POLICE AT MASSACHUSETTS rarely shoots anyone. According to the latest Washington post Analysis, Massachusetts is virtually tied for the lowest rate of shootings involving officers in the United States – six per million population. (Rhode Island has the least with four per million; New York is also experiencing shootings involving officers at the annual rate of six shots per million.)
Massachusetts officers face the same complicated encounters as those encountered by personnel from other states. They face the same risks, real and potential. But the encounters just don’t end with the same rate of police firing at civilians as in many other states. When you consider how many Bay Staters with access to a gun are currently being bothered by alcohol and drugs, six in a million is a remarkable rate. As we advocate for police reform, this fact should not be overlooked.
How is the use of lethal force in Massachusetts different? Decades of observation and study have led me to conclude that the reasons for fewer police shootings are cultural. Even with a history of many genuine controversies and a few foofaraws, most Massachusetts police departments have maintained a connection with the community. In general, officers maintain an identification with the people in the communities they serve. Most of them see themselves as stakeholders rather than outsiders. The downside to this phenomenon is that a history of residential segregation in Massachusetts means that most departments continue to be disproportionately white. We can have various police services that maintain an issue in the health and safety of the community.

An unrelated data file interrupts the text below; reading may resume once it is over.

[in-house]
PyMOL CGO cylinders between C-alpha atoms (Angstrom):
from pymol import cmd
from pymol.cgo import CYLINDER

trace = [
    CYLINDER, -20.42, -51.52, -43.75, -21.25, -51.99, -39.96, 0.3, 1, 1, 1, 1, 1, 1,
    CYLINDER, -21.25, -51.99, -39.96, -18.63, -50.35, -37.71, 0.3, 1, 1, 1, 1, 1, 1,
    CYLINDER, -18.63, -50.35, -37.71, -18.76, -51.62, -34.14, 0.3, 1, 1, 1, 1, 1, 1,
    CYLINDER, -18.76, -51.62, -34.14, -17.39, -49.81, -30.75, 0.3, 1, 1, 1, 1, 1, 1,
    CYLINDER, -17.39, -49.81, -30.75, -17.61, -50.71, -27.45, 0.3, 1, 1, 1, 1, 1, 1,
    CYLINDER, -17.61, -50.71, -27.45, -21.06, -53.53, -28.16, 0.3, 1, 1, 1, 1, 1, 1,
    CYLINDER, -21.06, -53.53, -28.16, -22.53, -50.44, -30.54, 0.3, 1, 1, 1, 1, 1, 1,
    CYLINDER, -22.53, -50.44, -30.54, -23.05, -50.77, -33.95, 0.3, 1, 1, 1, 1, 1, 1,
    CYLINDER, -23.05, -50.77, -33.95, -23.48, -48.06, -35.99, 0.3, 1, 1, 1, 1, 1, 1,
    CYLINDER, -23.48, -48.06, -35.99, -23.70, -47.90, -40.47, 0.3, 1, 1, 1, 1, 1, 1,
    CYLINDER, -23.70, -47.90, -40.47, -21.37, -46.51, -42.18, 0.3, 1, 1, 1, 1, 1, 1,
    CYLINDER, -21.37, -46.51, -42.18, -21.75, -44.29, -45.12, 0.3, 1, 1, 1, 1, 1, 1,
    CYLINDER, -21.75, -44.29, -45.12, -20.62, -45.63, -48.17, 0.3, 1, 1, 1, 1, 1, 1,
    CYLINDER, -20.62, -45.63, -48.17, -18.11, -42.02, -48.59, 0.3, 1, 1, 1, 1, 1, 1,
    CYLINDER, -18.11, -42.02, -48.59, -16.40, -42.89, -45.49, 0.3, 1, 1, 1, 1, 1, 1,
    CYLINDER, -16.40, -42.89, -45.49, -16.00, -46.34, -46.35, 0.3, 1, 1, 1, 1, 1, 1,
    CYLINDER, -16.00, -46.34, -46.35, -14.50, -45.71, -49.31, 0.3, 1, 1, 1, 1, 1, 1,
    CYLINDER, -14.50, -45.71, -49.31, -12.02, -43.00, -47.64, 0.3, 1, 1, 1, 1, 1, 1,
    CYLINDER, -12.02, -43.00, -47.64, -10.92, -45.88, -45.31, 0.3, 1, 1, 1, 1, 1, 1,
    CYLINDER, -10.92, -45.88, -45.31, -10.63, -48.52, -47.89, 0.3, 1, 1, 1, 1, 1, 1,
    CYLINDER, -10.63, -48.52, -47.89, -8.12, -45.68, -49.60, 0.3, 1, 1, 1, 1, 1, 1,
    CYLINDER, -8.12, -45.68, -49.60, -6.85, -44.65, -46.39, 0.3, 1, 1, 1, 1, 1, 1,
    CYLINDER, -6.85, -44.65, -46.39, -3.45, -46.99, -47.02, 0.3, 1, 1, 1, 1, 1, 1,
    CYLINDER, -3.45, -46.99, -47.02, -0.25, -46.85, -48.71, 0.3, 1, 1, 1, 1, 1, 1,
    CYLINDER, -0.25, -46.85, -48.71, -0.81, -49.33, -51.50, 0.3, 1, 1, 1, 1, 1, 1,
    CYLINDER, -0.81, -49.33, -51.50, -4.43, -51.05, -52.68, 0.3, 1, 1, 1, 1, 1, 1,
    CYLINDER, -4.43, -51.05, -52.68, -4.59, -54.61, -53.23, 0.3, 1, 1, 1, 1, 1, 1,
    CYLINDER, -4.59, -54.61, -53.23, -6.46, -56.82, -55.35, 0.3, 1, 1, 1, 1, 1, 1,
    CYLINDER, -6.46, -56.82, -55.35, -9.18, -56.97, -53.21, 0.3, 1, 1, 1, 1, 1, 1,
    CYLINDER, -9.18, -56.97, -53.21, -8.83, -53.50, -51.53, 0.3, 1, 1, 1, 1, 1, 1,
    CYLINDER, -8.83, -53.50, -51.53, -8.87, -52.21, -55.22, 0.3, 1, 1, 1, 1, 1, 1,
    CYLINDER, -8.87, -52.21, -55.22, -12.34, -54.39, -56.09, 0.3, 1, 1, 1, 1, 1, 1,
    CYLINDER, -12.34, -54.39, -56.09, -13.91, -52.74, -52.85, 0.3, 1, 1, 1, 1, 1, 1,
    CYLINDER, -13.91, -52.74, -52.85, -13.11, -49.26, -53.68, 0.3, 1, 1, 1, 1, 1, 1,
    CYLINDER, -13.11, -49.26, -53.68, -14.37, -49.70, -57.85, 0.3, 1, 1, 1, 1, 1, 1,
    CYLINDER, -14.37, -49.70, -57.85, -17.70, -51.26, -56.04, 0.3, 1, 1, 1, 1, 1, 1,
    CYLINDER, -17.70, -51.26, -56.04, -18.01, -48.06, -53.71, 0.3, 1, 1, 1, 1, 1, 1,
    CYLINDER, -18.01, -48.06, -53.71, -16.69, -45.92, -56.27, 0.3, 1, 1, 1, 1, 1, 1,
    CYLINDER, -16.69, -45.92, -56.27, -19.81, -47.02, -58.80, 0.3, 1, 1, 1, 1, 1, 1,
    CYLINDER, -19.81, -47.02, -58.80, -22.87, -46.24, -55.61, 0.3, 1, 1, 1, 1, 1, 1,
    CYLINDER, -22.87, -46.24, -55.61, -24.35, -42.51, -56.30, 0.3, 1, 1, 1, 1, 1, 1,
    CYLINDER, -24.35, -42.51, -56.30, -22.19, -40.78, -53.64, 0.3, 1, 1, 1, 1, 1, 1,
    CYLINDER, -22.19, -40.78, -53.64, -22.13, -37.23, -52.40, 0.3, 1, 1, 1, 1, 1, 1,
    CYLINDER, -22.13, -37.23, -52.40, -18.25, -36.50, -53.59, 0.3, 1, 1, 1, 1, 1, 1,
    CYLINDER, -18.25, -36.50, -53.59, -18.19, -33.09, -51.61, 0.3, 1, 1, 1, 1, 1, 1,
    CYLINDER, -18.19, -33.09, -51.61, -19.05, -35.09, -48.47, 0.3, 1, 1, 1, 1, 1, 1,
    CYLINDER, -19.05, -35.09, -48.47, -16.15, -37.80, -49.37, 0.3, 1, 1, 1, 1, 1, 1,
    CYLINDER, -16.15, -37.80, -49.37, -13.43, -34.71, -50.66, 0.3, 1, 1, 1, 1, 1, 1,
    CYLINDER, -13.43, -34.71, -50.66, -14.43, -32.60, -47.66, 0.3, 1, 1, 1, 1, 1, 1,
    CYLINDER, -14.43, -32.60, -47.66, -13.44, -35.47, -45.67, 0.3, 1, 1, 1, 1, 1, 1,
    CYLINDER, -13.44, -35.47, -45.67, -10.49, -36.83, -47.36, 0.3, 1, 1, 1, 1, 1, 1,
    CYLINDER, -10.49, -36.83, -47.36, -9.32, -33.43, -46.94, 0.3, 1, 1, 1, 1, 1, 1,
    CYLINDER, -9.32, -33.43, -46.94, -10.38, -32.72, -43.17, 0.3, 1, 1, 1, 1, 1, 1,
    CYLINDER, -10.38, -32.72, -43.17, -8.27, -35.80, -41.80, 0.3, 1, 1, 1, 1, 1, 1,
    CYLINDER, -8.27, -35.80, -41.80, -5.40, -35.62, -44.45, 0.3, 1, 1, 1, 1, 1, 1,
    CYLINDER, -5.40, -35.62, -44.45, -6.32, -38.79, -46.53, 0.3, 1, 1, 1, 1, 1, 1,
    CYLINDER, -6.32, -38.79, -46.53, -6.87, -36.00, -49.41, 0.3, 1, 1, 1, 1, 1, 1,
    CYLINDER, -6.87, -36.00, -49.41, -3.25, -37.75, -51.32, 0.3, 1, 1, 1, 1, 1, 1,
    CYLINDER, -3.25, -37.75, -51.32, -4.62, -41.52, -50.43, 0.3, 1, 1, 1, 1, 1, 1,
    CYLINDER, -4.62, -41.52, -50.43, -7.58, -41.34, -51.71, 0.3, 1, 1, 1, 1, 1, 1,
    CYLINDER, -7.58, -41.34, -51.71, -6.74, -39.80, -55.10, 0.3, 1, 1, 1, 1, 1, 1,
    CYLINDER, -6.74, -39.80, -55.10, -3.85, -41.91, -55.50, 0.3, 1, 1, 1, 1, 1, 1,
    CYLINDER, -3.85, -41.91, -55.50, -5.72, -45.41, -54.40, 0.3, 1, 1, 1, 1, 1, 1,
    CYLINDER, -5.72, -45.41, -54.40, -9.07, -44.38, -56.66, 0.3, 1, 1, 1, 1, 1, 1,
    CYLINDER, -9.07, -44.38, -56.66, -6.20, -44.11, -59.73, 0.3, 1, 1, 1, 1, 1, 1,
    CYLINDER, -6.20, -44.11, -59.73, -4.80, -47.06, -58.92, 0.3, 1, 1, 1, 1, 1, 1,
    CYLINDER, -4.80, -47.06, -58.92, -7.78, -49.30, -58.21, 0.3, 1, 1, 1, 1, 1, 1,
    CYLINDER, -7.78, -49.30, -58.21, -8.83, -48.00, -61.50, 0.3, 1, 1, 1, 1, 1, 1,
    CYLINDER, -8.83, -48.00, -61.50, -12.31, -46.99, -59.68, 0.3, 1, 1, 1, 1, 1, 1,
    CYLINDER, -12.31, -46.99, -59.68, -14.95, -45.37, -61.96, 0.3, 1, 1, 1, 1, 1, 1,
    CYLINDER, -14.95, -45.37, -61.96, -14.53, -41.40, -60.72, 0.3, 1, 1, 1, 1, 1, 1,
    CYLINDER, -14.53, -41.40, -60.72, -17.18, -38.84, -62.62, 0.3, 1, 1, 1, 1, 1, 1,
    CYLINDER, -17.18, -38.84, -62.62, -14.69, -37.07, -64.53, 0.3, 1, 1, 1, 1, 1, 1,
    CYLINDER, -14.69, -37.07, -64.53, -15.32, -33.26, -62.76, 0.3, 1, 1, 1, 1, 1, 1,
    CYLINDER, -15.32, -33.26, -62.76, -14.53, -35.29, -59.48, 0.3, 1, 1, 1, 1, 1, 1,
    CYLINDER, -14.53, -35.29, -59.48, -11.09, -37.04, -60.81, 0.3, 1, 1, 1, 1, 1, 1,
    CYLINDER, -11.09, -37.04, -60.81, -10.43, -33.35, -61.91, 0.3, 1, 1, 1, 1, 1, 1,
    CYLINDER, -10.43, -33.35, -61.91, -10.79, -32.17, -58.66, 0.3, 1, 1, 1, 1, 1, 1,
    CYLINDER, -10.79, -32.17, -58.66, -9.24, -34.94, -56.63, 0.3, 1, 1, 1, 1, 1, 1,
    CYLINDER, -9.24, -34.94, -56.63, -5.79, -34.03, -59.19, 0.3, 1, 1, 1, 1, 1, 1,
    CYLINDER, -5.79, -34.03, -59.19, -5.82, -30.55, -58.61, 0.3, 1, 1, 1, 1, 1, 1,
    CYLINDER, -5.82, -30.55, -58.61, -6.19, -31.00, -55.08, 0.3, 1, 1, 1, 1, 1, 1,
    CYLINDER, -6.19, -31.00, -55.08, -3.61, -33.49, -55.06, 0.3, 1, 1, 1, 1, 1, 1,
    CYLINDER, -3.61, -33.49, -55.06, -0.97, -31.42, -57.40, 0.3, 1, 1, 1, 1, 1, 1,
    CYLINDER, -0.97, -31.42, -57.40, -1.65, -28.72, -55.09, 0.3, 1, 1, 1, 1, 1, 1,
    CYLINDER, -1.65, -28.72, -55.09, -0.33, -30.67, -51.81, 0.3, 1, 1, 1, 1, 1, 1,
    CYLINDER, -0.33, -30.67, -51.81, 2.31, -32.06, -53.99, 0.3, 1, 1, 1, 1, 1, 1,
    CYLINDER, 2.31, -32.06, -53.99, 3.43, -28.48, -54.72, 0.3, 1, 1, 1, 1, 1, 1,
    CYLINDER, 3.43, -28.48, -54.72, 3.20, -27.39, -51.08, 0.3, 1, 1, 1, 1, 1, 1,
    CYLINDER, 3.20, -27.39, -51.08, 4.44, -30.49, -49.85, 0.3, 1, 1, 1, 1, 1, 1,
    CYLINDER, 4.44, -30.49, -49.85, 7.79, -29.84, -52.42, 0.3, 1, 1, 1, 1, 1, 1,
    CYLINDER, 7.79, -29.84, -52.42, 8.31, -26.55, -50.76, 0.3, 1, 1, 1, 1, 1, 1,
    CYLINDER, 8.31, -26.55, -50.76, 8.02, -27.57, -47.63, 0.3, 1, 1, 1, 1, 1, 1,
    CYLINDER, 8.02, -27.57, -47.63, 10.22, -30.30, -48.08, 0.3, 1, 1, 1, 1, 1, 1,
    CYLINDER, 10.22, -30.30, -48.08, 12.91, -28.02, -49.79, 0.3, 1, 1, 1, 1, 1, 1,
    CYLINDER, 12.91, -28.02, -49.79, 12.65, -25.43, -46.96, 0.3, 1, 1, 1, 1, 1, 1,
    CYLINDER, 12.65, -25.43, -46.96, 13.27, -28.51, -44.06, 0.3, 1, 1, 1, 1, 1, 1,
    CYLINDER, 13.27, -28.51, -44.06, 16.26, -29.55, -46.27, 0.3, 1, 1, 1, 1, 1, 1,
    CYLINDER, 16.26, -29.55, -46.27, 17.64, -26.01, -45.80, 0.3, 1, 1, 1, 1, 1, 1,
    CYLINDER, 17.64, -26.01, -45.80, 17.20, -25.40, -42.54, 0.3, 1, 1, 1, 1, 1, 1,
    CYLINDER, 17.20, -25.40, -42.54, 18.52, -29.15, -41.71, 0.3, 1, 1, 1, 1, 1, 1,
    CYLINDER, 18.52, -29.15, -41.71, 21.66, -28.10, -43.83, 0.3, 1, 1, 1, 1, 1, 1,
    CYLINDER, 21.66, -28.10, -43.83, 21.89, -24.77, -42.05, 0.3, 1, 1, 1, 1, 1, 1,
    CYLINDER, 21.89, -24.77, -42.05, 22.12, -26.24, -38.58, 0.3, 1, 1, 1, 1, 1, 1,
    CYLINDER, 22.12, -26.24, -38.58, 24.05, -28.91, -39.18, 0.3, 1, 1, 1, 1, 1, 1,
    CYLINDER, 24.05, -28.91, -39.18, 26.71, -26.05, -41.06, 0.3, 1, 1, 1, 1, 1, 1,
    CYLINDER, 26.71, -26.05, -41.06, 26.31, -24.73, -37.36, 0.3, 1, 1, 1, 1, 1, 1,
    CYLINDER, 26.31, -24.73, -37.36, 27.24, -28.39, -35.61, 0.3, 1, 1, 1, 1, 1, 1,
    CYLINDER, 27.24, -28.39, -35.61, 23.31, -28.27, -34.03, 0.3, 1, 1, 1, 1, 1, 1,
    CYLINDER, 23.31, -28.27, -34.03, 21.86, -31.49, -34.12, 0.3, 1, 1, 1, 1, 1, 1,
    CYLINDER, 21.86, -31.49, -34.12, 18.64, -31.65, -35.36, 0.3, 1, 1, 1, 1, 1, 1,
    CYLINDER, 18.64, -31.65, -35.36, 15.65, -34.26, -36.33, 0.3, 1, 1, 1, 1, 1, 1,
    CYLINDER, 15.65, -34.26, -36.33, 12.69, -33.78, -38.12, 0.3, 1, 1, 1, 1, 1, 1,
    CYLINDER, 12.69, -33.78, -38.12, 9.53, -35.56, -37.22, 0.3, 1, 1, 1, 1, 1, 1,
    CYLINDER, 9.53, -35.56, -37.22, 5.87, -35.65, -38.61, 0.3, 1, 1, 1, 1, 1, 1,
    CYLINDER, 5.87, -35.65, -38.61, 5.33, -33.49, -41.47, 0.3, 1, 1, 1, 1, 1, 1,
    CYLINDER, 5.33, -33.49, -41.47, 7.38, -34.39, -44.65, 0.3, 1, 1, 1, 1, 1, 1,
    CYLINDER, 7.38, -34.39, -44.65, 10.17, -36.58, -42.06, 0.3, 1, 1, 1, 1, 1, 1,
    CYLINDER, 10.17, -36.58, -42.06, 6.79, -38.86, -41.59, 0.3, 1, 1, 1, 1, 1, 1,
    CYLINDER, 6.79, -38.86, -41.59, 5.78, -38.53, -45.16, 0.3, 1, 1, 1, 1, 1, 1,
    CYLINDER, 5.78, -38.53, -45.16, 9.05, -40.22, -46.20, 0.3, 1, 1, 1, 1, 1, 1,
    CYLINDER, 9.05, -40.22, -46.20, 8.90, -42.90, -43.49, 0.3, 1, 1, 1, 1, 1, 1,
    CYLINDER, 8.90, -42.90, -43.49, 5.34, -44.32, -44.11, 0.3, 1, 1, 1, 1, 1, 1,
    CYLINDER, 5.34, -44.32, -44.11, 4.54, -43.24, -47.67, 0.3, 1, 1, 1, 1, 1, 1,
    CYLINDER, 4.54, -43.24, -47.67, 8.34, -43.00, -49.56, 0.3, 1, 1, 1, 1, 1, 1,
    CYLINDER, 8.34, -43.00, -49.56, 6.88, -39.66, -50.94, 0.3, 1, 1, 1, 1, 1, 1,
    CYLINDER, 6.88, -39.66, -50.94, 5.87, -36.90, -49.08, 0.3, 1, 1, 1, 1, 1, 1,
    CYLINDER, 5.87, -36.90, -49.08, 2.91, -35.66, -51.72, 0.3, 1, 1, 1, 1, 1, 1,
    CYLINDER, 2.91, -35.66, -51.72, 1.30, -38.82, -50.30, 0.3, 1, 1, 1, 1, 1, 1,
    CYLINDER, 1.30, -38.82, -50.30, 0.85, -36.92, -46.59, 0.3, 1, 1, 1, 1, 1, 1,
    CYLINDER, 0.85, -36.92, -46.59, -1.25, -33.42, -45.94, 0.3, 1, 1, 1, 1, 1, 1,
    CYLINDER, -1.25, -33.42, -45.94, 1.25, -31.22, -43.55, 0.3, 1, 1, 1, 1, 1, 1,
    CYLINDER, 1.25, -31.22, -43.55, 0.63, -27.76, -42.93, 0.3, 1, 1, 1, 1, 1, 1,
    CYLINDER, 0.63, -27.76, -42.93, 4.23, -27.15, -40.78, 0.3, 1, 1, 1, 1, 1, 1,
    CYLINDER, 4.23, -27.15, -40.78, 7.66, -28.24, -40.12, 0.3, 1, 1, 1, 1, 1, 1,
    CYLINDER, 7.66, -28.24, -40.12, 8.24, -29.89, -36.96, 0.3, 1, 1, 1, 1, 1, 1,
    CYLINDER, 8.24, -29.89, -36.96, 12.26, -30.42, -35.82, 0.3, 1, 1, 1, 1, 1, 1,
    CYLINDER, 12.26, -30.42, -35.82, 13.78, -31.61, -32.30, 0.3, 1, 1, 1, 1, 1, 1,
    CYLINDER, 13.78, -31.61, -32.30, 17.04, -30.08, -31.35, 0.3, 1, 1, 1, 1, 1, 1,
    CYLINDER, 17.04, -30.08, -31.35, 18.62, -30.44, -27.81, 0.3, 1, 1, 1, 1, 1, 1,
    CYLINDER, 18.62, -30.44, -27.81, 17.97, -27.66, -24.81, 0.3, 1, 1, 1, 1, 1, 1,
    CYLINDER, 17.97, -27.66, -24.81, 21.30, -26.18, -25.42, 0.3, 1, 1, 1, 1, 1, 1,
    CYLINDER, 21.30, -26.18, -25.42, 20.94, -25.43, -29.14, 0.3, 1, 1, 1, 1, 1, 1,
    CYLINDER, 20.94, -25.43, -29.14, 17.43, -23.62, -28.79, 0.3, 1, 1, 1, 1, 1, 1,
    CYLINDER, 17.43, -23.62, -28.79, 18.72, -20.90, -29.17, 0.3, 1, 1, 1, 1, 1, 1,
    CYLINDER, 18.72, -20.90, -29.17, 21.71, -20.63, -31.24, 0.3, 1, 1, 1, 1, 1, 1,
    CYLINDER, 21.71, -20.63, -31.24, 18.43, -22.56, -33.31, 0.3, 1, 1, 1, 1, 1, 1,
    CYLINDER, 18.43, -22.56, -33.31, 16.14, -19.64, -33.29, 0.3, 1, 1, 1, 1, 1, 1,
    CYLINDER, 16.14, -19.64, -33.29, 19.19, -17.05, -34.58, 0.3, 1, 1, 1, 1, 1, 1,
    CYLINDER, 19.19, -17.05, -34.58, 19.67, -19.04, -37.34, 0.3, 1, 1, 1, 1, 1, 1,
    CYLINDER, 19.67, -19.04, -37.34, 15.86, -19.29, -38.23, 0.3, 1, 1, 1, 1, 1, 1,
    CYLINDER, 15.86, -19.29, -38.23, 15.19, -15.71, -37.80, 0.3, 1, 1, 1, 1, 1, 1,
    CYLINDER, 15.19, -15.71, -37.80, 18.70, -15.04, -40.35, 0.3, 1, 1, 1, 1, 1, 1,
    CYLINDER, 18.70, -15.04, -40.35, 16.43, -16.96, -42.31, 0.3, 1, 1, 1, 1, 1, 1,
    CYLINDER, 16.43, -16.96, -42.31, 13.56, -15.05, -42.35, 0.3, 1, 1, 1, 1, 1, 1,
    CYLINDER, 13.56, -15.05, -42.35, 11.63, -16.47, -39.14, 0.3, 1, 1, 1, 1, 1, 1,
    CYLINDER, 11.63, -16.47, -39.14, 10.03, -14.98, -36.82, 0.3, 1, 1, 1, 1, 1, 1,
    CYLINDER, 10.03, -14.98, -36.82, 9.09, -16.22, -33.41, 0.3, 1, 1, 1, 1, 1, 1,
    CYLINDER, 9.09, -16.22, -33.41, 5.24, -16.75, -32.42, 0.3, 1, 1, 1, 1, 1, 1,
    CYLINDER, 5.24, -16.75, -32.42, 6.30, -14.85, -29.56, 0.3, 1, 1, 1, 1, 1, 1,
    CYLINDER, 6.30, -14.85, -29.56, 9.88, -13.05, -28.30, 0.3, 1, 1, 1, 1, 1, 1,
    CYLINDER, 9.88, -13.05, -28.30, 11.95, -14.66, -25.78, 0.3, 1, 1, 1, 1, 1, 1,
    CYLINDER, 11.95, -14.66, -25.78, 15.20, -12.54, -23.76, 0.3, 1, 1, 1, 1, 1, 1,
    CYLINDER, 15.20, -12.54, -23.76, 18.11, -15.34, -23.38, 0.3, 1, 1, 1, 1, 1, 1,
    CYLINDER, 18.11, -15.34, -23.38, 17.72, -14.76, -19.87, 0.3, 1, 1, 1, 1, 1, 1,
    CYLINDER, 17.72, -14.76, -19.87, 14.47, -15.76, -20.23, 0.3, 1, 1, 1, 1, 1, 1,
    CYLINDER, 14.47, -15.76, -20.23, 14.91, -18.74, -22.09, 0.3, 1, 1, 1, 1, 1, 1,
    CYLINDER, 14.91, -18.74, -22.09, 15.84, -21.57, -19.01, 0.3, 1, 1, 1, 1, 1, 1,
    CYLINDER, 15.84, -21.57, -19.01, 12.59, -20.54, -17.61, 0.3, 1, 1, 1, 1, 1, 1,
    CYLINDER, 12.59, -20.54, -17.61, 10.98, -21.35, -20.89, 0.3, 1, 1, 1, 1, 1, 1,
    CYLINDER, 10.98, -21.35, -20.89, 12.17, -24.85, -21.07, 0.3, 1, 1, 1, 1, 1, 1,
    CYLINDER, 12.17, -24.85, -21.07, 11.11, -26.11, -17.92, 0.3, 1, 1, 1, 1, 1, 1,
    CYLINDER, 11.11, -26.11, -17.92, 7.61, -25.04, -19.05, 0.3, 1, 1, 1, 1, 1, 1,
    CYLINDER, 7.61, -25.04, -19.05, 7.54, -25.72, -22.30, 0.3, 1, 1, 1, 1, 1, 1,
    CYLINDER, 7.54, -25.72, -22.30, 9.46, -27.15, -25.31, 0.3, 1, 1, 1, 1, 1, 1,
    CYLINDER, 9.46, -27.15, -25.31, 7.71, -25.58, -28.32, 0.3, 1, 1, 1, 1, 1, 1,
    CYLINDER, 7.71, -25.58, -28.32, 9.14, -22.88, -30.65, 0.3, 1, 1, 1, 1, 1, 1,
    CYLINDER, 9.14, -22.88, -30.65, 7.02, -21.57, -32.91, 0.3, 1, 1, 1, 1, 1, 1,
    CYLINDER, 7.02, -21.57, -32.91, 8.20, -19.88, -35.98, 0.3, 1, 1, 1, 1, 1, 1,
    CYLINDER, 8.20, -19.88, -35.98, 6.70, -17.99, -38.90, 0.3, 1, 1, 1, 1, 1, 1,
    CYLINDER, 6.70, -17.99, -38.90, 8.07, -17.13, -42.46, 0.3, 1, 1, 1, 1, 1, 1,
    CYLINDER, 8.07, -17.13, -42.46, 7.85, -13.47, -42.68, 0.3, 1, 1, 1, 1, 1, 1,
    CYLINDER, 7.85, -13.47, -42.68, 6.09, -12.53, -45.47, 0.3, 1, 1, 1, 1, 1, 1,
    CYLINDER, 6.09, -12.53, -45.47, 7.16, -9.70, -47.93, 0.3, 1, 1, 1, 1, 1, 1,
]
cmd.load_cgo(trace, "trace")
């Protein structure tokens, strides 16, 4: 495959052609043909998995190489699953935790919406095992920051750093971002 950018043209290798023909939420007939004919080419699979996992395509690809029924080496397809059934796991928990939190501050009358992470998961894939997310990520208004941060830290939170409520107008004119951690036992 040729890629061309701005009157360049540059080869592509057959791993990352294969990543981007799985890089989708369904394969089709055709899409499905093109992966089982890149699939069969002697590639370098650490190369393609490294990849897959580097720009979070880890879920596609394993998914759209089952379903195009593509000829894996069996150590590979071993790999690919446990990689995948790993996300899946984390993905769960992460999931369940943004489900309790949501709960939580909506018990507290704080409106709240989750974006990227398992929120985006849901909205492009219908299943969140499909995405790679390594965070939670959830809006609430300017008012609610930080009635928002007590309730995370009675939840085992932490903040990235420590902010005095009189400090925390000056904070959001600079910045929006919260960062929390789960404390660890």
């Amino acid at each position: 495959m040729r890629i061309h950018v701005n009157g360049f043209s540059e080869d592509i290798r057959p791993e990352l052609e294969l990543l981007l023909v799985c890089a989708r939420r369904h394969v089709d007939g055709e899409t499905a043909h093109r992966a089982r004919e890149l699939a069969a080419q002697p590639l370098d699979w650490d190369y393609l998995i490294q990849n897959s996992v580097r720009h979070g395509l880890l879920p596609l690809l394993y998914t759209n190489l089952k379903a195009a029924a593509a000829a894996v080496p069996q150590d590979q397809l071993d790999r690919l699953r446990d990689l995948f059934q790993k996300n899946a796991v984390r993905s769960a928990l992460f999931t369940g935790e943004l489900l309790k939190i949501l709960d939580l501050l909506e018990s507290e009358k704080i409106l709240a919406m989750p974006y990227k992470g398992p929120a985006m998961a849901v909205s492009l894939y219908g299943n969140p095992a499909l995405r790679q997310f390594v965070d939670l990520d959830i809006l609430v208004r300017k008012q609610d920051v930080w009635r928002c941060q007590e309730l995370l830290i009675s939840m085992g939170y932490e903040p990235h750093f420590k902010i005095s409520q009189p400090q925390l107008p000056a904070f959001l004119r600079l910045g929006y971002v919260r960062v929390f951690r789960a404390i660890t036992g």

Strong identification with the community does not exist everywhere. For the record, I remember a visit to Boston in the 1990s by a well-regarded police supervisor from California. He asked, rather casually, what the Boston Police “death rate” was. I suspected we weren’t using that grisly metric: how quickly the police kill the people they shoot. I did an informal survey of the main department heads. Such a thing was unknown to all. History and culture once again explain the difference between the way officers on opposite coasts conceive of the use of lethal force.
California has adopted a style of policing – emphasizing clinical detachment and technical excellence – which is actually known as “California Professionalism”. Technical excellence meant shooting when the rules say fire. A one-in-one “destruction ratio” was the clinical standard. Champions of this style of policing have used popular entertainment like television to promote it. In the 1960s and 1970s, the television shows “Dragnet” and “Adam-12” were both created by Jack Webb. Webb was a right-wing actor, producer, and ideologue who promoted a particularly authoritarian version of California professionalism. The ideology has been widely adopted in the United States. Northeastern police generally did not embrace him.